A day at the movies
When it comes to movies, Alex Salmond would probably prefer A Day at the Races to A Night at the Opera - although he occasionally displays the mischievous grin of an Otis B. Driftwood, replete with two hard-boiled eggs.
Mr Salmond's cinematic choice arose at Holyrood because, as Labour's Johann Lamont noted, he is set for a "big day out at the pictures" tomorrow.
The campaign for a Yes vote in the independence referendum will indeed be launched in an Edinburgh picture house.
Or, more accurately, in a movie multiplex, doubtless to reflect the multi-faceted nature of the campaign.
Does the venue signal that Scotland's most famous movie star will be there?
No, not Greyfriars Bobby - take that heckler's name. Sir Sean, of course. In person? On screen?
That, apparently, is secret intelligence. Need to know, that sort of thing.
Anyway, it's the premiere for the Yes campaign. An early launch, admittedly, but explicable in that it is intended to instigate a nationwide popular groundswell.
Part of a process, in short, not a stand-alone event.
When it comes to movies, Johann Lamont seems to be planning a rerun of Primal Fear.
She raised the subject of the Euro crisis primarily in order to remind voters that Scotland's banks had been rescued by the UK - "the kind of action the Greeks and the Irish can only dream about."
The economic message appeared to be that wee Scotland had required big Britain, that tiny was troublesome.
Perhaps wisely, Ms Lamont did not extend her European litany to mention the financial woes currently being experienced by sizeable Spain.
To eschew drollery for a moment, this was a return to a key theme which will undoubtedly be deployed by the No camp when they get fully going: that of fear.
It will not be said that Scotland cannot be independent - but that she should not.
That Scots should be concerned: worried about jobs, worried about money, worried, worried.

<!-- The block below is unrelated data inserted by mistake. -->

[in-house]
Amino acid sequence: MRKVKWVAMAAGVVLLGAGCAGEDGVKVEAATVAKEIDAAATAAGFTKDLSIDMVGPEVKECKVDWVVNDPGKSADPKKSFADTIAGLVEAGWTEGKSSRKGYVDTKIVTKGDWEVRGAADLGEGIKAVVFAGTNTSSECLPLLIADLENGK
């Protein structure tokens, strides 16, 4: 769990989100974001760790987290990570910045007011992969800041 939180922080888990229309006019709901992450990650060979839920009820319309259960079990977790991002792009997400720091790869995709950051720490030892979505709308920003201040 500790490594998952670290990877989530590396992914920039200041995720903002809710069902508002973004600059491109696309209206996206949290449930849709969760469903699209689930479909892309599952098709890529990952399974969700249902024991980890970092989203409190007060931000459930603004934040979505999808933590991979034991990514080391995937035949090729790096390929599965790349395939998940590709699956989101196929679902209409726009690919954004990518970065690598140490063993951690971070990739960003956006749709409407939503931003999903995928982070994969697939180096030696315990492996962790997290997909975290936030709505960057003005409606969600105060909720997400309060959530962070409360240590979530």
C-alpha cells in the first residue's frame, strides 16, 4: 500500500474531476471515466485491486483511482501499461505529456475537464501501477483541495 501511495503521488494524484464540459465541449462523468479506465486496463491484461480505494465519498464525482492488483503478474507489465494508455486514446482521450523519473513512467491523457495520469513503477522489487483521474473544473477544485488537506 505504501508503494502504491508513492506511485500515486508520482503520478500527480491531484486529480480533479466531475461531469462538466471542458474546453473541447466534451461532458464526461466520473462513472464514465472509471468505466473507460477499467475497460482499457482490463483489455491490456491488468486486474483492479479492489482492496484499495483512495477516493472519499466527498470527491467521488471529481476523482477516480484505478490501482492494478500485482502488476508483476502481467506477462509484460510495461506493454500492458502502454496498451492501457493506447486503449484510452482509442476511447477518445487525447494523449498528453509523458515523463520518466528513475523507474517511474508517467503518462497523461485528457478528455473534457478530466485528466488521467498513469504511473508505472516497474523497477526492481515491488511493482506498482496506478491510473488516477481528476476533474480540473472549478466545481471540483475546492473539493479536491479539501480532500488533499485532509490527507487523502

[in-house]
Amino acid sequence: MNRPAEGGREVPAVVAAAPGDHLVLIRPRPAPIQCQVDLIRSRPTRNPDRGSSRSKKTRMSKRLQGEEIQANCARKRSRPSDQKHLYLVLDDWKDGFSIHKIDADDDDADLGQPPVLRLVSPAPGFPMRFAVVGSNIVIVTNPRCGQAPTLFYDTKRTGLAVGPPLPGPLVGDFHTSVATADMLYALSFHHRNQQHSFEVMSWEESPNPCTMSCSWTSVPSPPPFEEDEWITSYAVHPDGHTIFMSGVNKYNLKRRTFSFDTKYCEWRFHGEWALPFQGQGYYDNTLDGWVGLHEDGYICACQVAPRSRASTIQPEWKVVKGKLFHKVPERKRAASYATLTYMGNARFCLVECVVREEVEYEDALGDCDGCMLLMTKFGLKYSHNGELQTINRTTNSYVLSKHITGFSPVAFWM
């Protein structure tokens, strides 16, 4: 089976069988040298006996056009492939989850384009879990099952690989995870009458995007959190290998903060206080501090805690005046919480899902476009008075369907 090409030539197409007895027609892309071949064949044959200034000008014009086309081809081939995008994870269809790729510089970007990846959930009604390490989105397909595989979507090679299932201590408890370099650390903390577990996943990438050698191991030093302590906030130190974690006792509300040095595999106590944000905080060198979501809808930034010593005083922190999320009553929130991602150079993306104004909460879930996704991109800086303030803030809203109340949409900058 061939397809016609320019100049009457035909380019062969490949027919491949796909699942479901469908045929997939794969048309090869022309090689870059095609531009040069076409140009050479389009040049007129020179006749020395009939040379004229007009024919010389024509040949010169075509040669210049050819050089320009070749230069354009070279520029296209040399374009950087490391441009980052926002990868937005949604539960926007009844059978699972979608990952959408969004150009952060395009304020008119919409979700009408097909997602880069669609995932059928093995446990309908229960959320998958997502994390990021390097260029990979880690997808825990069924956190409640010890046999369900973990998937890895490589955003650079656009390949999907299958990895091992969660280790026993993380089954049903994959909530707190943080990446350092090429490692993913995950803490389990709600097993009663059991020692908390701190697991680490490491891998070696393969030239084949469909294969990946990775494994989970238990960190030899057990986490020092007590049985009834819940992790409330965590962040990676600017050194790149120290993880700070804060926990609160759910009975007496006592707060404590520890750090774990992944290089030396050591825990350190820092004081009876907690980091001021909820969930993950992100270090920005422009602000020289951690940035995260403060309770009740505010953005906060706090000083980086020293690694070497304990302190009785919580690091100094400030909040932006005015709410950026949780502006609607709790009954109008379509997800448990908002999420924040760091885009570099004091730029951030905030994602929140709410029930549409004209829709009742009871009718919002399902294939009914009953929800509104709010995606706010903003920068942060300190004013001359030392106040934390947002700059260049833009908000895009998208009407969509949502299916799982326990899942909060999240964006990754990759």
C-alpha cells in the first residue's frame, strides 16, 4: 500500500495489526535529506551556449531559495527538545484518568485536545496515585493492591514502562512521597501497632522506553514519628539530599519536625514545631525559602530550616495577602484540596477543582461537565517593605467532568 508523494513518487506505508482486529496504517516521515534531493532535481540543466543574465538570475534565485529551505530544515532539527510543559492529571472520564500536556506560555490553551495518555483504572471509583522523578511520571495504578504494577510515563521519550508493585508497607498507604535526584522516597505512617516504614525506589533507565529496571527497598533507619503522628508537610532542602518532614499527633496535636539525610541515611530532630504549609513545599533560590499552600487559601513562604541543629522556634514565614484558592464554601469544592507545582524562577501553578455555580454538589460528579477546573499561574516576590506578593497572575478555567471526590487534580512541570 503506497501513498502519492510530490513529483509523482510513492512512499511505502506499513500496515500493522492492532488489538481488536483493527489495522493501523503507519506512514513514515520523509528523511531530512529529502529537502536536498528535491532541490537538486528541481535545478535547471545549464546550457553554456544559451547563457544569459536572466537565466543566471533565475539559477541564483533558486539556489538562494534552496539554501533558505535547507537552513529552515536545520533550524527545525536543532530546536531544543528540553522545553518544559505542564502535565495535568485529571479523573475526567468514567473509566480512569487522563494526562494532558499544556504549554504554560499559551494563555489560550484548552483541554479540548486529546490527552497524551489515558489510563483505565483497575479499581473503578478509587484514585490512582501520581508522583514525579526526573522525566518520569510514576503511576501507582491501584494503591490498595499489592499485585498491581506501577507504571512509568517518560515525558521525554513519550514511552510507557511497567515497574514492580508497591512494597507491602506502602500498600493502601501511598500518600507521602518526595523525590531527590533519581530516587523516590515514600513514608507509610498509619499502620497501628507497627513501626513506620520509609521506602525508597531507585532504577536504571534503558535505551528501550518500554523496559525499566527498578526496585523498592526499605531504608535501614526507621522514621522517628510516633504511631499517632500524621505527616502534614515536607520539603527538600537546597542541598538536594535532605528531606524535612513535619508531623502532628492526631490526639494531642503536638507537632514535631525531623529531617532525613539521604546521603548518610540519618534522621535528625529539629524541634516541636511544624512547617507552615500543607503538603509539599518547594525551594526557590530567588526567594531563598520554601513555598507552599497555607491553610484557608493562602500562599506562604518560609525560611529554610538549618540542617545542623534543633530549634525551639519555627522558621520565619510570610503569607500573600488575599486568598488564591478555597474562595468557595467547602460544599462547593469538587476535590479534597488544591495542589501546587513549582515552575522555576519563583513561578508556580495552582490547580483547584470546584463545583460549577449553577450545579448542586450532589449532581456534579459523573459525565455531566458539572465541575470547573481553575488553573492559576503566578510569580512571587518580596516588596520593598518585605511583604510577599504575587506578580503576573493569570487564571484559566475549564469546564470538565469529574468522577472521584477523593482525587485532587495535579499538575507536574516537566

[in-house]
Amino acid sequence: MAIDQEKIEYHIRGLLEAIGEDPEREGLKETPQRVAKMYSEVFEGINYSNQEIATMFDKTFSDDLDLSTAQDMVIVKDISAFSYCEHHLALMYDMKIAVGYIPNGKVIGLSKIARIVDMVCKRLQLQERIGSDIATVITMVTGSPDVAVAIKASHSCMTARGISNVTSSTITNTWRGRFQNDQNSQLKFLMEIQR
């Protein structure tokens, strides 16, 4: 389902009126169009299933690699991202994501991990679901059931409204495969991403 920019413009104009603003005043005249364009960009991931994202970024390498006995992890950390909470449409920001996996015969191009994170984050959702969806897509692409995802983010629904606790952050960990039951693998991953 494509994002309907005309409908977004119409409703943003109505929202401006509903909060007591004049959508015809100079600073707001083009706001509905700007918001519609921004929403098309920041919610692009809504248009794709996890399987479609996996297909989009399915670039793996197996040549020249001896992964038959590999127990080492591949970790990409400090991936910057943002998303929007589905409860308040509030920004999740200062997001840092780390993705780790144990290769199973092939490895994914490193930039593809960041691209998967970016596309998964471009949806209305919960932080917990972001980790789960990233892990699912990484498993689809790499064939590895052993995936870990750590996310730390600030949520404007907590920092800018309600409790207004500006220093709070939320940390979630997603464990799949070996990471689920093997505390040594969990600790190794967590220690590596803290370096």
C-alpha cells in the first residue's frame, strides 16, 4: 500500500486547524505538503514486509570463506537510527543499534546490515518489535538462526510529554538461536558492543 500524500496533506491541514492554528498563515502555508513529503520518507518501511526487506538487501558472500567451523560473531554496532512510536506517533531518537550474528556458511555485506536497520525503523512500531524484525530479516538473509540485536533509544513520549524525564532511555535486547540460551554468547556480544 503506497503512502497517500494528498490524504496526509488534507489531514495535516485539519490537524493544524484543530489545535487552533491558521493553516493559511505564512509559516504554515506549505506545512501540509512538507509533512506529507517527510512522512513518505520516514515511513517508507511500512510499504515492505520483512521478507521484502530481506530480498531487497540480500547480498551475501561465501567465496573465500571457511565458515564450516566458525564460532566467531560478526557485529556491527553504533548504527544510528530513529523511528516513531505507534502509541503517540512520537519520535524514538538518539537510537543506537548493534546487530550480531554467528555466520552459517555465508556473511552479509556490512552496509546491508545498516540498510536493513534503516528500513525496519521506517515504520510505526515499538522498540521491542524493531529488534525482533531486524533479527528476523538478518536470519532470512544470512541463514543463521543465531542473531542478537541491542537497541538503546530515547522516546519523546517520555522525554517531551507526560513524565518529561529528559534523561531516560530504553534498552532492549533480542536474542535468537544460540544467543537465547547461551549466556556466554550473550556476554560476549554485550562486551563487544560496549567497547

The SNP knows that is a potent force: indeed, Alex Salmond has long held the view that independence is most probable not in flight from London but in search of a new future, underpinned by economic, social and cultural confidence.
Ruth Davidson, for the Tories, was also dismissive of the Yes camp's choice of venue. She noted with asperity that Dark Shadows and The Dictator were currently playing at the same multiplex.
The Tory leader and the FM then each disclosed that they had formerly been treated at the sick kids hospital in Edinburgh.
This discovery of a common bond did not dissuade them from arguing angrily over delayed proposals for a new hospital.
Get it done now, yelled Ms Davidson.
With what, responded Mr Salmond, given that your UK Government has slashed capital budgets.
Eventually, like a senator in a Roman epic, the FM intoned: "It shall be done". But it would take more time to arrange a non-profit capital funding model.
There were substantive exchanges too with Willie Rennie of the Liberal Democrats who wanted a public inquiry into Lockerbie.
It was right, he said, to inquire not only into the facts of the case but the handling of events by the Crown Office.
Mr Salmond said he had no particular reason to defend Crown Office decisions taken before he entered office.
But he insisted the core issue remained guilt and innocence: matters rightly determined before a court. It remained open to Megrahi's family to seek to prompt a further appeal.
And that was it. Just time to nip off to catch the matinee.
Since the Yes camp is apparently to feature celebrities fighting the cause, perhaps we should opt for "Star Wars". And for the No camp? "The Empire Strikes Back"?